So I have new toys 😉

text 1a HEAT GUN and a SOLDERING IRON, both from Lidl’s occasional bargain section, tbh I would not have bought these right now, but £17 for both, when a heat gun is £25-£45 on its own, was more than I could pass up …

I enjoyed torturing fabric on the embroidery course, and while I lived with an open fire could still use a hot poker, but I have missed it since.

So, how to get back in the swing of it/ get familiar with the new shiny toys 😉

I made an organza sandwich, using an 8″ x 18″/ 20 x 45cm length of organza in a colour I bought cheap  and am not fond of it (I’m aiming to burn most of it off, remember). This is a good chance to use scraps of silks and rayon, nylon, tulle, satin, chiffon, mixed with sturdier fabrics, moving up from lingerie lace to cotton. Only use polycotton if you are brave, it can do VERY strange things under heat, and STINKS to high heaven.

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I like to use quite vivid scraps, and arrange them in a jumble, though because this is a test piece I grouped my cottons at one end. Pin a few anchor pieces to the halfway point and then fold the organza down. The fabrics need to join/overlap because the organza will, in effect, DISSOLVE, and what will hold the piece together are the threads and the remaining fabric.

Use leftover ends of thread, clear bobbins etc, but try and keep the front multi coloured and the back black or plain. I use different stitch patterns or colours as I stitch across linked fabrics, eg feather stitch across all the tulle, pinking across the silks, so I can guide the scorching for the effect I want.

All this bit is much quicker than it takes to explain, but experimenting will be more effective if you take photos or make notes. I colour coded on the course which helped keep me on track 😉

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using up

At this point I stopped (fibro fatigue) but making a few at once is a good idea, even duplicates if you are testing effects for a specific piece.

Now to the hot stuff!

WARNING: HEAT IS HOT!

HEAT GUNS ARE MUCH, MUCH HOTTER THAN HAIRDRYERS AND BURNS HURT!!

SET UP YOUR WORK SPACE: open 2 windows/a door to the outside to have a through draught, have a bowl of cold water in the sink in case of burns. Have a metal surface to work on and use a foil baking tray to rest the organza sandwich on, and barbecue tongs are very handy! (£/$ shop is your friend!)

warning

NEVER lay a hot heat gun on fabric, it will scorch and burn in seconds and could burn the house down when everything fuses. ALWAYS work at least 3inches/10cm above the surface, coming in closer as you need to. Know where you will lay the heat gun if you get tired/ burn yourself/ the phone rings/ the dog barks… I use an upside down metal biscuit tin, not ideal, but ok if I can turn off the heat gun as I lay it down, as the ridge keeps it in place.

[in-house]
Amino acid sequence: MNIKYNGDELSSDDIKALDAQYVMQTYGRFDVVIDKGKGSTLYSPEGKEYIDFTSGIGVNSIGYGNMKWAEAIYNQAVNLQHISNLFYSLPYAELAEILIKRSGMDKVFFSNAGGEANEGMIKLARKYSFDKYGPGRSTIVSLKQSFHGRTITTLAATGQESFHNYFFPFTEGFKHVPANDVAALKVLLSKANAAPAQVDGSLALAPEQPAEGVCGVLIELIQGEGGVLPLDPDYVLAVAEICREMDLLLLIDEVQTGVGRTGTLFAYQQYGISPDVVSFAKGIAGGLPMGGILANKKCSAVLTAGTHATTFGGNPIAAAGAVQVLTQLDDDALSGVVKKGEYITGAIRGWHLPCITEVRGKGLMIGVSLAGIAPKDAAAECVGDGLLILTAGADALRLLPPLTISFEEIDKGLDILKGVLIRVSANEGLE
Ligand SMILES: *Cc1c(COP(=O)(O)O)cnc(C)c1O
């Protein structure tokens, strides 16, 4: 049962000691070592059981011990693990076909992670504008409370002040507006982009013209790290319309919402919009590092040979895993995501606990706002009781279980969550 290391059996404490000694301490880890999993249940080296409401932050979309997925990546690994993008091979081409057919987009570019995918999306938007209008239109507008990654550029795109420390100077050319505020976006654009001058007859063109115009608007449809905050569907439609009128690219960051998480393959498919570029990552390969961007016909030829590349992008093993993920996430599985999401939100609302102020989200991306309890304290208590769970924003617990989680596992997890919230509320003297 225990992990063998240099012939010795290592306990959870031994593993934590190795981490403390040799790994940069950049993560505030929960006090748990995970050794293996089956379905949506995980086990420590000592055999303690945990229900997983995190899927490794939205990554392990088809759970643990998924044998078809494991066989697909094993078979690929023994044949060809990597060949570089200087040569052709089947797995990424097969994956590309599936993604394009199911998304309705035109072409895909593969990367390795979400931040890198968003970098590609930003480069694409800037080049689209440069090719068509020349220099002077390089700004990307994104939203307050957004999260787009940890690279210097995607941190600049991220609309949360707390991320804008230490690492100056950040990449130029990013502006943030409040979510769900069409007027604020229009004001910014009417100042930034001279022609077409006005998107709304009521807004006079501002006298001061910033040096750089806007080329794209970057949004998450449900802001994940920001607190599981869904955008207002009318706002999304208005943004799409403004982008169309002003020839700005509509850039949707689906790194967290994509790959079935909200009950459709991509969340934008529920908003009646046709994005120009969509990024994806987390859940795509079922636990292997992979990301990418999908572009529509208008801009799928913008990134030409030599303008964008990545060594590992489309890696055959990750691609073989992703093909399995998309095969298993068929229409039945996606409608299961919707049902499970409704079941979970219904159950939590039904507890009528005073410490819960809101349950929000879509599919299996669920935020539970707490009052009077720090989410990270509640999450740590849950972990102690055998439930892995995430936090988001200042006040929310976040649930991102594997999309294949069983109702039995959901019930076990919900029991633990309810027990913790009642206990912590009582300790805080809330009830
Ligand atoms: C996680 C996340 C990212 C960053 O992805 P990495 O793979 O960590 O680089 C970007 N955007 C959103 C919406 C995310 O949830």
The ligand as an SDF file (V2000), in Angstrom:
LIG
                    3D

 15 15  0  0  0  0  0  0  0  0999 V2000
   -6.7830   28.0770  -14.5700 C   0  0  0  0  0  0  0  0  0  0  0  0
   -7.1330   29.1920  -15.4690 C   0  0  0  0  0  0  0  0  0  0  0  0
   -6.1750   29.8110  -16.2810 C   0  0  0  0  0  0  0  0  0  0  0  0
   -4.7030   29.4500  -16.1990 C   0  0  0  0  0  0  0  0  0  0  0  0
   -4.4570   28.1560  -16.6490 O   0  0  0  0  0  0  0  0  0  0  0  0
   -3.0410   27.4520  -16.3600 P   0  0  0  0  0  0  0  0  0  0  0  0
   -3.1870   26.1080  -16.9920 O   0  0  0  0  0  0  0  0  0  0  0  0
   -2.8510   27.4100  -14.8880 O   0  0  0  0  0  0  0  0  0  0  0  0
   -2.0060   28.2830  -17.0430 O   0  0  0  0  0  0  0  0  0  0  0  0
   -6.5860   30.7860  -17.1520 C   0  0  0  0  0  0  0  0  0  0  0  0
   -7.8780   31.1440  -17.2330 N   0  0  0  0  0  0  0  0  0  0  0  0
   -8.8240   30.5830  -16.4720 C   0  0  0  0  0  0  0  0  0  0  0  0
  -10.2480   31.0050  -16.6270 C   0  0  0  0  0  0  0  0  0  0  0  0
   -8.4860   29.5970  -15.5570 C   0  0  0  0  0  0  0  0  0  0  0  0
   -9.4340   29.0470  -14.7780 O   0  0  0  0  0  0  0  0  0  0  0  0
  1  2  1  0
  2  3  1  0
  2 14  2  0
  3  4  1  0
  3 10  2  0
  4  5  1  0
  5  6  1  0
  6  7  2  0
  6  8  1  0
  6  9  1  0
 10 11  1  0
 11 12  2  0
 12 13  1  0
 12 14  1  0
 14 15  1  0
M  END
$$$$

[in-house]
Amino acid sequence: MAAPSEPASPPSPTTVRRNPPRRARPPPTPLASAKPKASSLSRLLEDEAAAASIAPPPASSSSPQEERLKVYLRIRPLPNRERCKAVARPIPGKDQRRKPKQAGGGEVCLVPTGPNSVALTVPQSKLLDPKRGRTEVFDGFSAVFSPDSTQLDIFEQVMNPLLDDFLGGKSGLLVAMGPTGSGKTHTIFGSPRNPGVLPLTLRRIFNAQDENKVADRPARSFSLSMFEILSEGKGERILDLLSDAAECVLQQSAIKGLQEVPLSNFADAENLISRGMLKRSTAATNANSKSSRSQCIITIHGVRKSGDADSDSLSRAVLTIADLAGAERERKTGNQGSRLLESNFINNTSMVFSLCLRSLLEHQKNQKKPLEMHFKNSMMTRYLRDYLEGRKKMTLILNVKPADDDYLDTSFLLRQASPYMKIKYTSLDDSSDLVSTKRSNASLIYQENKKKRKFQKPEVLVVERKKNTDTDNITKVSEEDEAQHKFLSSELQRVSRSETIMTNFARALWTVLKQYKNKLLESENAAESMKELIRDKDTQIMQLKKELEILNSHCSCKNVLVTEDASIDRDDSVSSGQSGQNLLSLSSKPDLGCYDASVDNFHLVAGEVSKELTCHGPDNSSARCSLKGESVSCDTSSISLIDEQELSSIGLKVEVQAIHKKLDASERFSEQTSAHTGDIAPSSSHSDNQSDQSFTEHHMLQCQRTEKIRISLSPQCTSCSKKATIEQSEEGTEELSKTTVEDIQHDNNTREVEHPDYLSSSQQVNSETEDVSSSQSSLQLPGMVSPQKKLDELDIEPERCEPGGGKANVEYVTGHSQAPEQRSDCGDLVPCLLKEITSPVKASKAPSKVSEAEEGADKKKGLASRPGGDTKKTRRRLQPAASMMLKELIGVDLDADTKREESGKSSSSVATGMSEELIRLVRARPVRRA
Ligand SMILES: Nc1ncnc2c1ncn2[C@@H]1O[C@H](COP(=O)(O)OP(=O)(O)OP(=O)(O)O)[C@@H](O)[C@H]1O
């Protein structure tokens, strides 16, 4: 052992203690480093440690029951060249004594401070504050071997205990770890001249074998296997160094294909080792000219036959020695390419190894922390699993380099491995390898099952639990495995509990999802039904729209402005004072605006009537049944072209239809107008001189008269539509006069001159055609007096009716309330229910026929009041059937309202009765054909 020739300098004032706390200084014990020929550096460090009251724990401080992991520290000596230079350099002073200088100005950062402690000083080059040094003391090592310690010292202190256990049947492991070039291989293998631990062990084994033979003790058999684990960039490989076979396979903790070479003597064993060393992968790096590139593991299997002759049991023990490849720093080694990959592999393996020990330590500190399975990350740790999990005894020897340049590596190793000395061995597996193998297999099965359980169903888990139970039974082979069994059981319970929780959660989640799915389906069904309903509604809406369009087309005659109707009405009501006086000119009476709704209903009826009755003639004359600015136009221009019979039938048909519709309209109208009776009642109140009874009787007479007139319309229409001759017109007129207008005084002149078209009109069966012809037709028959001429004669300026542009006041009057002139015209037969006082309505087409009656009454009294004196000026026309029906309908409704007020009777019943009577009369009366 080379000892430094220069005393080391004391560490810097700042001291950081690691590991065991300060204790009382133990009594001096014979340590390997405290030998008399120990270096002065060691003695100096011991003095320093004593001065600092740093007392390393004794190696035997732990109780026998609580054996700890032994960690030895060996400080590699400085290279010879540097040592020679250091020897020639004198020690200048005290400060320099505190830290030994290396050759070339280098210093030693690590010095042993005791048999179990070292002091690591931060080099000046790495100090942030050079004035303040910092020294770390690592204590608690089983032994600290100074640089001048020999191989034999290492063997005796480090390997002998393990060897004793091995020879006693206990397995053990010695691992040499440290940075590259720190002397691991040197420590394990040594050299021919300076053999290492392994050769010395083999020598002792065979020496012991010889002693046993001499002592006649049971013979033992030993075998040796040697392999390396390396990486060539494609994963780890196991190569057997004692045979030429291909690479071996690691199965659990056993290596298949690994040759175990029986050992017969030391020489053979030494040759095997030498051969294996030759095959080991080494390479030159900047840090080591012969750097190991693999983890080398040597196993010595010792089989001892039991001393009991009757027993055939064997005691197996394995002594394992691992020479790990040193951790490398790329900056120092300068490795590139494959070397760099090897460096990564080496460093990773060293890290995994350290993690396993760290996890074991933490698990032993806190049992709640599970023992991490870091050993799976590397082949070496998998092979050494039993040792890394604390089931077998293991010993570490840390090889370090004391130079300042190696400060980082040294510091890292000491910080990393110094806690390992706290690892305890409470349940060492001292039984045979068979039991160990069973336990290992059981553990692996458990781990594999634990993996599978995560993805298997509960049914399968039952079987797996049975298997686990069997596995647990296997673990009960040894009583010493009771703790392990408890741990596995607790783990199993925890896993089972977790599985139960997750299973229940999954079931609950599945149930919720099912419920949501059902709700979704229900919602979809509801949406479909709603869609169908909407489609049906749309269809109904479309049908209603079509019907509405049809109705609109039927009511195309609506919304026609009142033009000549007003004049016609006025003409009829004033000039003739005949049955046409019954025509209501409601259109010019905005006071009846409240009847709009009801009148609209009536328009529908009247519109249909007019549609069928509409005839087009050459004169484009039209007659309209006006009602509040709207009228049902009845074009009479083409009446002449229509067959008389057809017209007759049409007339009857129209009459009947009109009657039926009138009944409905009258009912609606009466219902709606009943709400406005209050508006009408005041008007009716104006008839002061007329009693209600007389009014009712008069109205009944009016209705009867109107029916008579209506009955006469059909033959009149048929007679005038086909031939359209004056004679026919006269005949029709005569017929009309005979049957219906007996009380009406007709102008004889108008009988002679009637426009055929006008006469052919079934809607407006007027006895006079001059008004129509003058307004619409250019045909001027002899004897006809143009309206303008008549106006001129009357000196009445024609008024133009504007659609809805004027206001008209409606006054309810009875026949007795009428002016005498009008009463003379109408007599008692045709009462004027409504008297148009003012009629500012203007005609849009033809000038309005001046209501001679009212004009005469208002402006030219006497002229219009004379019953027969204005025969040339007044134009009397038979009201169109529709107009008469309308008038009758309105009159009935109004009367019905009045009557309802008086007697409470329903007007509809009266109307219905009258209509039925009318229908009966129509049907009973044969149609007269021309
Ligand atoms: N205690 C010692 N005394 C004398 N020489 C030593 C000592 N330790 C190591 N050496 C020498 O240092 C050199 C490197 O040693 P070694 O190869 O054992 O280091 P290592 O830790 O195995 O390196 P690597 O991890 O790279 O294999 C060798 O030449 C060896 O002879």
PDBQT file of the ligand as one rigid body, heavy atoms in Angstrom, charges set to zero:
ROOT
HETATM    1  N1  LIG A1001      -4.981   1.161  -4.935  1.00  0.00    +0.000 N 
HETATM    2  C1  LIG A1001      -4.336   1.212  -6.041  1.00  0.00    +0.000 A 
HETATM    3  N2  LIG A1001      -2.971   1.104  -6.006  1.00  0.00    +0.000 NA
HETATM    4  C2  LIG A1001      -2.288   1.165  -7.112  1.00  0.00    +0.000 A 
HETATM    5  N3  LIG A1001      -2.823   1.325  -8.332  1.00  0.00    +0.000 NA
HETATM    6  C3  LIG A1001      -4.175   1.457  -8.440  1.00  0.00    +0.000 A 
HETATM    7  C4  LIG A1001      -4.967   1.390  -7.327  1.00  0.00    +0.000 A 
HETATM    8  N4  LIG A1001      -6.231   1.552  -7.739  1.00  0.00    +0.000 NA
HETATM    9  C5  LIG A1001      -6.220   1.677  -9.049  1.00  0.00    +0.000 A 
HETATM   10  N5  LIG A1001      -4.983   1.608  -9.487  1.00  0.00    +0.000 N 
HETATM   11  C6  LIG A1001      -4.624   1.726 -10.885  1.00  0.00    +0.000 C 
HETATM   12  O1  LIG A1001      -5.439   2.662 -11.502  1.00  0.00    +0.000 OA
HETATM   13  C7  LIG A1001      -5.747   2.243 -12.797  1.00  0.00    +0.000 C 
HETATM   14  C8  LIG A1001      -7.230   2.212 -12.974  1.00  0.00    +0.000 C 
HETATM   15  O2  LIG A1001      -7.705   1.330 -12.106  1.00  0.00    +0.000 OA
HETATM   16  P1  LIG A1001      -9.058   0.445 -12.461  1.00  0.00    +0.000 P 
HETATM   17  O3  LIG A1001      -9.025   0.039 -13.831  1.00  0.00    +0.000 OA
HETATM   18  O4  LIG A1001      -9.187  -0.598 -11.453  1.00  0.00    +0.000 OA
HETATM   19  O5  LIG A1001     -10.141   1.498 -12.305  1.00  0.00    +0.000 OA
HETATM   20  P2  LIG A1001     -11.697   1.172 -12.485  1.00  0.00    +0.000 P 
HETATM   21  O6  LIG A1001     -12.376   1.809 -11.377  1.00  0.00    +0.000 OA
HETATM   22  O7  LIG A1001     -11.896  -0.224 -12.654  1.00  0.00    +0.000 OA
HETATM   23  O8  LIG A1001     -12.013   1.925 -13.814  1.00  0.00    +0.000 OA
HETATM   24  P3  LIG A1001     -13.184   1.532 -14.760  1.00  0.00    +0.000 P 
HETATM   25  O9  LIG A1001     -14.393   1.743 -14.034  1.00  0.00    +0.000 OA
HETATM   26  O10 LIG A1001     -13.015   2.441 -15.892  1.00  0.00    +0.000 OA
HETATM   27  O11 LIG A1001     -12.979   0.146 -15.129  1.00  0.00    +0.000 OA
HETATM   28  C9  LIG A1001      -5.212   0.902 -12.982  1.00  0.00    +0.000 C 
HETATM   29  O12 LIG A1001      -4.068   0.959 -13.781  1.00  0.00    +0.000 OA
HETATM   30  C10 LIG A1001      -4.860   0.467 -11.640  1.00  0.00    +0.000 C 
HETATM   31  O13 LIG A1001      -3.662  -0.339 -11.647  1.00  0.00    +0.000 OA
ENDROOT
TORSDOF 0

So, having scared you all into health and safety, prepare for fun! The artificial fabrics scorch and melt really fast, so start high up and move in slowly, ready to draw back..watching  the organza shrivel and the colourful scraps emerging is very pleasing.

Tulle and foiled fabrics go quickly too, cottons and thread are slowest, this is where threadsyour stitch patterns/colour lines come in, there will be a heat shimmer and the organza dulls down the fabrics, so follow a line to bring out the interesting scraps, and make holes in the dull parts 😉

org,notcotCotton won’t burn into holes, unless you have a top range heat gun. But you can use an incense stick, a match, a skewer heated in a gas flame or a soldering iron to make small to large scorch holes (see further down!) So, turn everything off and lay it down safely and evaluate.

dogsdinnerAfter all this, your sample may look like a dog’s dinner. Do not despair if the effect is not what you wanted! Mine looks pretty dullllll…

or does it?

Bring it to the light!

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Silhouettes give you a much better idea of where the work is really at…if you are a process artist, this is where the ideas really start flowing, because the silhouette can be so striking…

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The soldering iron can be used to make bigger holes in cotton, but I bought it more for other things, because I don’t like the mess it makes of the end, it cleans up easily, but because I have the tools for hot knifing, it’s much easier to use those, kind of like washing a food processor or a grater, the grater is slower, but if you count the washing up, tons easier 😉

More work to be done on the sandwich, my sewing machine is not happy at the moment, so part 2 may take a while…

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